In fact, one of the scouts called it the primary reason Kaepernick has regressed. The scout said he understood Harbaugh’s thinking but thinks the coach was trying to make Kaepernick into something he’s not.

“He knows how to get out of bounds,” the scout said, “he knows how to slide, he hasn’t been hurt. I’d just trust in him that he’ll stay healthy. A lot of his production comes outside the pocket. When they tried to make him strictly a pocket passer, that’s when they messed his mind up.”

What might jump out to Packers observers is that Kaepernick has beaten them as a runner and from the pocket.

In the divisional round of the playoffs in the 2012 season, the game in which the 49ers brought out the read-option in full force, he ran for 191 yards in the 49ers’ 45-31 win. That’s the NFL record for rushing yards by a quarterback in a playoff game.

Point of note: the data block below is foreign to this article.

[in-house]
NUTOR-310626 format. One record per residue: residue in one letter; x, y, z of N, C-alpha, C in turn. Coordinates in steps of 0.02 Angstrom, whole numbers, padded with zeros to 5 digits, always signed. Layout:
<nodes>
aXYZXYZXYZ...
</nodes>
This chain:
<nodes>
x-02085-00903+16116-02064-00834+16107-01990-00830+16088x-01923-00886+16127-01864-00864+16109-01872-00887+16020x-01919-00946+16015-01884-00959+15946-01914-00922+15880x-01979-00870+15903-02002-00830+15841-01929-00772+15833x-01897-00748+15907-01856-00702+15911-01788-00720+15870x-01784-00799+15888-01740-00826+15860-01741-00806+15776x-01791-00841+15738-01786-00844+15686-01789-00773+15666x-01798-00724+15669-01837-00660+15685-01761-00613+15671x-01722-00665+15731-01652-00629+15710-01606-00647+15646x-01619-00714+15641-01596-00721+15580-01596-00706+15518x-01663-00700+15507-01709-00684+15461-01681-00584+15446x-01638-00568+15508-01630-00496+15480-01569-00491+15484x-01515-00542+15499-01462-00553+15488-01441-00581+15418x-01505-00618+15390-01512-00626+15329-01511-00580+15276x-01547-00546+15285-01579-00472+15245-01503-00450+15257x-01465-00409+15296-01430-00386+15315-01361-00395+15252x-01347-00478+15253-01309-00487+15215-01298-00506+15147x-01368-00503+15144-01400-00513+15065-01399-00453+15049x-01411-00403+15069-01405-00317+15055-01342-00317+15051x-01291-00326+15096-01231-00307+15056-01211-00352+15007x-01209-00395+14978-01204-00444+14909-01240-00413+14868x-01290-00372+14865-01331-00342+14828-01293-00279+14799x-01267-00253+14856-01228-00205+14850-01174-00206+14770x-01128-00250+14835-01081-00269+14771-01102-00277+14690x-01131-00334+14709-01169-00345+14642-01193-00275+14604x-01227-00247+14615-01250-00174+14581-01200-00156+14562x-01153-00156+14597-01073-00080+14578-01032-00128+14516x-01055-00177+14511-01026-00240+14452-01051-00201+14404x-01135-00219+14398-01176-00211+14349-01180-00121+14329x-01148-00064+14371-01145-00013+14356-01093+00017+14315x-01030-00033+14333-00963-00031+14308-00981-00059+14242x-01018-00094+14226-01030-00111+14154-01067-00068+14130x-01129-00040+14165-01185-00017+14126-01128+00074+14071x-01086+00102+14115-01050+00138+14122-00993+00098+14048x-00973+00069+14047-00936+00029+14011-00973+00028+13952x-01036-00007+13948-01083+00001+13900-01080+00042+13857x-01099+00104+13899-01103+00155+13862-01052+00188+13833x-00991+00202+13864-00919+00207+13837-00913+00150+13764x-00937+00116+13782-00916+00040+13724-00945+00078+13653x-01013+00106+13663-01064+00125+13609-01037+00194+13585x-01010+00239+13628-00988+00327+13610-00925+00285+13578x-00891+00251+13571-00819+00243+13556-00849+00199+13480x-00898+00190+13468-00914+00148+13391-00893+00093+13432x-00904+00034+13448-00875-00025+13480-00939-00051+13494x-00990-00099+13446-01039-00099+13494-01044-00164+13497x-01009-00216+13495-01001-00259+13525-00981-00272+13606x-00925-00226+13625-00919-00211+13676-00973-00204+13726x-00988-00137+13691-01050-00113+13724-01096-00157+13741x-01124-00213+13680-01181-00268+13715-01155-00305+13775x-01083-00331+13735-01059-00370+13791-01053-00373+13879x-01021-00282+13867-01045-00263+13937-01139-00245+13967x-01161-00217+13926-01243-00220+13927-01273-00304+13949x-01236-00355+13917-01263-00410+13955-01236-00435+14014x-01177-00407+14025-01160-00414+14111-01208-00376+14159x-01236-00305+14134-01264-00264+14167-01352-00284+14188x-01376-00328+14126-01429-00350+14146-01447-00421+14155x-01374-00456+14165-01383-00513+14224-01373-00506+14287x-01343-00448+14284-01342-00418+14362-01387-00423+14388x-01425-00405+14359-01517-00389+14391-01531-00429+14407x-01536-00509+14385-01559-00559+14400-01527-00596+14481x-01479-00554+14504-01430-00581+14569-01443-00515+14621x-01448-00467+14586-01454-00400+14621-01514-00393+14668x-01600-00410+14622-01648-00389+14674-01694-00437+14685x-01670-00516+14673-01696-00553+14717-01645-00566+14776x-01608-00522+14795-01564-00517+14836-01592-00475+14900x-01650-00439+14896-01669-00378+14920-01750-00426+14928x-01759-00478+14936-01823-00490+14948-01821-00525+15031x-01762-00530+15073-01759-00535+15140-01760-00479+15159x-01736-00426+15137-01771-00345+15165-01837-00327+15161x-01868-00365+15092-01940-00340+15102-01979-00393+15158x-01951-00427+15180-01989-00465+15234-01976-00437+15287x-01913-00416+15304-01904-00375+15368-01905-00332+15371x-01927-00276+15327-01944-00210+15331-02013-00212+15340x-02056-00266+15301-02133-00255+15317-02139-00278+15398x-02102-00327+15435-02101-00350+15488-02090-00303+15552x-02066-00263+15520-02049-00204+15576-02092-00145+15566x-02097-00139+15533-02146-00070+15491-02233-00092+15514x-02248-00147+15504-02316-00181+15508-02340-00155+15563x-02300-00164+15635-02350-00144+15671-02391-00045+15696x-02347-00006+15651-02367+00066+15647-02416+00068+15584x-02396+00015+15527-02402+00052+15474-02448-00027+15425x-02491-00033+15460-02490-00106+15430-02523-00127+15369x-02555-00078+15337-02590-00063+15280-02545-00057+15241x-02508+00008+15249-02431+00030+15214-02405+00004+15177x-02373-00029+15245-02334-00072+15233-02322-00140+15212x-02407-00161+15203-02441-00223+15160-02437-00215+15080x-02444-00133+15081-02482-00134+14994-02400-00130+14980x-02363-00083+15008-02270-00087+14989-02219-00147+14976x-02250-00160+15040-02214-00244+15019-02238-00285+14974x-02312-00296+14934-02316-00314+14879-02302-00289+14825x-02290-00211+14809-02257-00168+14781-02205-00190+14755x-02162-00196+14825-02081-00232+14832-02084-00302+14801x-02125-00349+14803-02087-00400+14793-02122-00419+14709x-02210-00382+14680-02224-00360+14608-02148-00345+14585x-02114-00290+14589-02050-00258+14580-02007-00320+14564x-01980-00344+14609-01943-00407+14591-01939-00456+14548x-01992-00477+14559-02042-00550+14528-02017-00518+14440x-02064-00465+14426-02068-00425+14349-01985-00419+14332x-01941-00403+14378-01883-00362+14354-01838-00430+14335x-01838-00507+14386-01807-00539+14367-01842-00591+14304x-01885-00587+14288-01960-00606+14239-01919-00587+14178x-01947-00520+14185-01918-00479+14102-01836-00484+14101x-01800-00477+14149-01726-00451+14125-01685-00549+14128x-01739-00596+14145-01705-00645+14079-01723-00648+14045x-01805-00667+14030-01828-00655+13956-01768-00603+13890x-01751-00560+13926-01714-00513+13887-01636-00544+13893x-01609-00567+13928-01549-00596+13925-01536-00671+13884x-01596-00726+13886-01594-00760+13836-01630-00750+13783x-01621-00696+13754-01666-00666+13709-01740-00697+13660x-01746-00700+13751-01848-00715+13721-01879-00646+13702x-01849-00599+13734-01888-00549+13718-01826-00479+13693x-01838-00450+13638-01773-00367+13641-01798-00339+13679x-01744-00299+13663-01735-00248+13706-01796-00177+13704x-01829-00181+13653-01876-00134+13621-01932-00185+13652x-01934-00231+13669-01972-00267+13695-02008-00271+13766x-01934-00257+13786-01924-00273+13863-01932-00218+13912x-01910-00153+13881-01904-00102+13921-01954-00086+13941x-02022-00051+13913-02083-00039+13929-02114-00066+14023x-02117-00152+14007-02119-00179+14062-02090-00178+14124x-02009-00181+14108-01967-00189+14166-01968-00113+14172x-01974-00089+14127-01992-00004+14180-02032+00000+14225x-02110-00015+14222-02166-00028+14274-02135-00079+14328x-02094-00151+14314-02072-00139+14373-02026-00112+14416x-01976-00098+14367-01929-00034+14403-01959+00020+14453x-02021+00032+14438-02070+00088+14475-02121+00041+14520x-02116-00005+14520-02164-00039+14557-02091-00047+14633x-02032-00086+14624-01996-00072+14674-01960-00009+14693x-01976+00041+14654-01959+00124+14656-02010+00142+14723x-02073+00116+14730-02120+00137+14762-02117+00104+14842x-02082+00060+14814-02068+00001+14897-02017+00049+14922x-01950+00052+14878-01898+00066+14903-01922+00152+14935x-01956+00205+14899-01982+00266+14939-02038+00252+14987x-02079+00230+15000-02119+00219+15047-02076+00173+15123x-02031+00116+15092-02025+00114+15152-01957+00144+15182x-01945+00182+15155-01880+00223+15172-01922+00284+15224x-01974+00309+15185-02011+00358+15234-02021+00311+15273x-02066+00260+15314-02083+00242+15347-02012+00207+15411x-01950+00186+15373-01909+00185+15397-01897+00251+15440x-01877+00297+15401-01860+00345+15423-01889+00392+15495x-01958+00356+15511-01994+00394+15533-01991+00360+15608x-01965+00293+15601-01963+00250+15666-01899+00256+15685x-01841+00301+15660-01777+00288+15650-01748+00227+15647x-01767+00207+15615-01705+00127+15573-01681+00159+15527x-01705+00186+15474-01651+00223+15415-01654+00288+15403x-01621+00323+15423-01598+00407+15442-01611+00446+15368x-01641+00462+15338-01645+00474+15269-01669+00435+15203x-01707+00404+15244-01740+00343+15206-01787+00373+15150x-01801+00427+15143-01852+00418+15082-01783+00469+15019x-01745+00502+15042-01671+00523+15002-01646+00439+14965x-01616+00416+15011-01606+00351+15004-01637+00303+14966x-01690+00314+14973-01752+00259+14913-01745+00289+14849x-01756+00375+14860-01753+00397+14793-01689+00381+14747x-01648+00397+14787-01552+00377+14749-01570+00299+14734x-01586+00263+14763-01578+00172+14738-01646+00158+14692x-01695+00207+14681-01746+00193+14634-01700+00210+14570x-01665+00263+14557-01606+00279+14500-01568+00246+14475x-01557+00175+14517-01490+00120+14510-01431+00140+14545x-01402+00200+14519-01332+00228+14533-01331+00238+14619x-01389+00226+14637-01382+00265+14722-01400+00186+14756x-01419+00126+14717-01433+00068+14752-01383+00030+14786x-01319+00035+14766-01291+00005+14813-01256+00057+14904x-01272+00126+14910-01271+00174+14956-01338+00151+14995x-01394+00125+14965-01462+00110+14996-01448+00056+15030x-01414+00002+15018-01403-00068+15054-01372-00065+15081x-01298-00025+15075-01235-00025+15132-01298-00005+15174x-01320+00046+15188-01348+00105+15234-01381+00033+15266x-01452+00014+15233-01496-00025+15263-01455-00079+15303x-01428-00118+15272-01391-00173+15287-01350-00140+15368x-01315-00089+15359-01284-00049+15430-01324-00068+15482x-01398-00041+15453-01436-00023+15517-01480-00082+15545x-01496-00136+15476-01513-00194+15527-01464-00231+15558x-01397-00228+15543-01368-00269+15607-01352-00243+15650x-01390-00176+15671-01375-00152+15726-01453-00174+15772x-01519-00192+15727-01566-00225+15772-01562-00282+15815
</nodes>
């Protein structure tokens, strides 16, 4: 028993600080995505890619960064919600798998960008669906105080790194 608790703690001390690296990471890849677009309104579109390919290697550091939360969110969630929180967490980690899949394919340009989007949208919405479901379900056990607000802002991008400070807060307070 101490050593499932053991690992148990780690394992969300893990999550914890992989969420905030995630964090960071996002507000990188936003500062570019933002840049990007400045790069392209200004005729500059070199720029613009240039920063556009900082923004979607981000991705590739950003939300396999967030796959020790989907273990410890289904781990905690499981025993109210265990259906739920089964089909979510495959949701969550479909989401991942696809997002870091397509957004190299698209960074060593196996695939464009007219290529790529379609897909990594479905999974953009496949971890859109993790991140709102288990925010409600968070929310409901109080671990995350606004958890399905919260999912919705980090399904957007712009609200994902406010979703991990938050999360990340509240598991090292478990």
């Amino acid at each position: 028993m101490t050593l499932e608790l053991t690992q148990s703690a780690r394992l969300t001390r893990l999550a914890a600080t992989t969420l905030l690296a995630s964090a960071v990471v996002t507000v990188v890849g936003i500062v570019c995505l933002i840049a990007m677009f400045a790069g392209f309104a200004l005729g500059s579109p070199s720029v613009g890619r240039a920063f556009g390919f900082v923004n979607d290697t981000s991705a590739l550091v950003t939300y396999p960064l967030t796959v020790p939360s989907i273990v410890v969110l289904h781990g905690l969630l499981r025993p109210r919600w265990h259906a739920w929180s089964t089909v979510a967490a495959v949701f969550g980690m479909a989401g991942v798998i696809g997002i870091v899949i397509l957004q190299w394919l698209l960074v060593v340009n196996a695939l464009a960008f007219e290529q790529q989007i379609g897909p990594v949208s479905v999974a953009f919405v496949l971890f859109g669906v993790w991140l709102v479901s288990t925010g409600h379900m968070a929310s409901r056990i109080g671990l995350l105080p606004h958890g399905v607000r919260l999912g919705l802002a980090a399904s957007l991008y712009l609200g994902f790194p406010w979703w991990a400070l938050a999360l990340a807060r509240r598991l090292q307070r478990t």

The Packers devoted a good part of that next offseason to defending the read option and took it away from Kaepernick in the 2013 opener by playing their run-stopping personnel – that is, their 3-4 base defense – most of the game. But that came at a price in pass coverage, and in the 49ers’ 34-28 win Kaepernick shredded them for 412 yards passing, which remains his career high, and a 129.4 rating.

In the teams’ third meeting, the wild-card round of the playoffs at the end of the 2013 season, the Packers kept Kaepernick mostly under control. He passed for only 227 yards and a 76.3 rating on the night and going into the fourth quarter had put up only 13 points. But with the game on the line, Kaepernick came through with two go-ahead drives – one for a touchdown and one for the game-winning field goal as time expired.

It’s probably no coincidence that on those two drives, Kaepernick had two scrambles for 35 yards.

“He only needs to pop off two or three (runs),” said the scout who’s bullish on Kaepernick. “He doesn’t need any 80-yard runs, just first-down runs, get you into the red zone runs, that type of stuff, to make that offense effective.”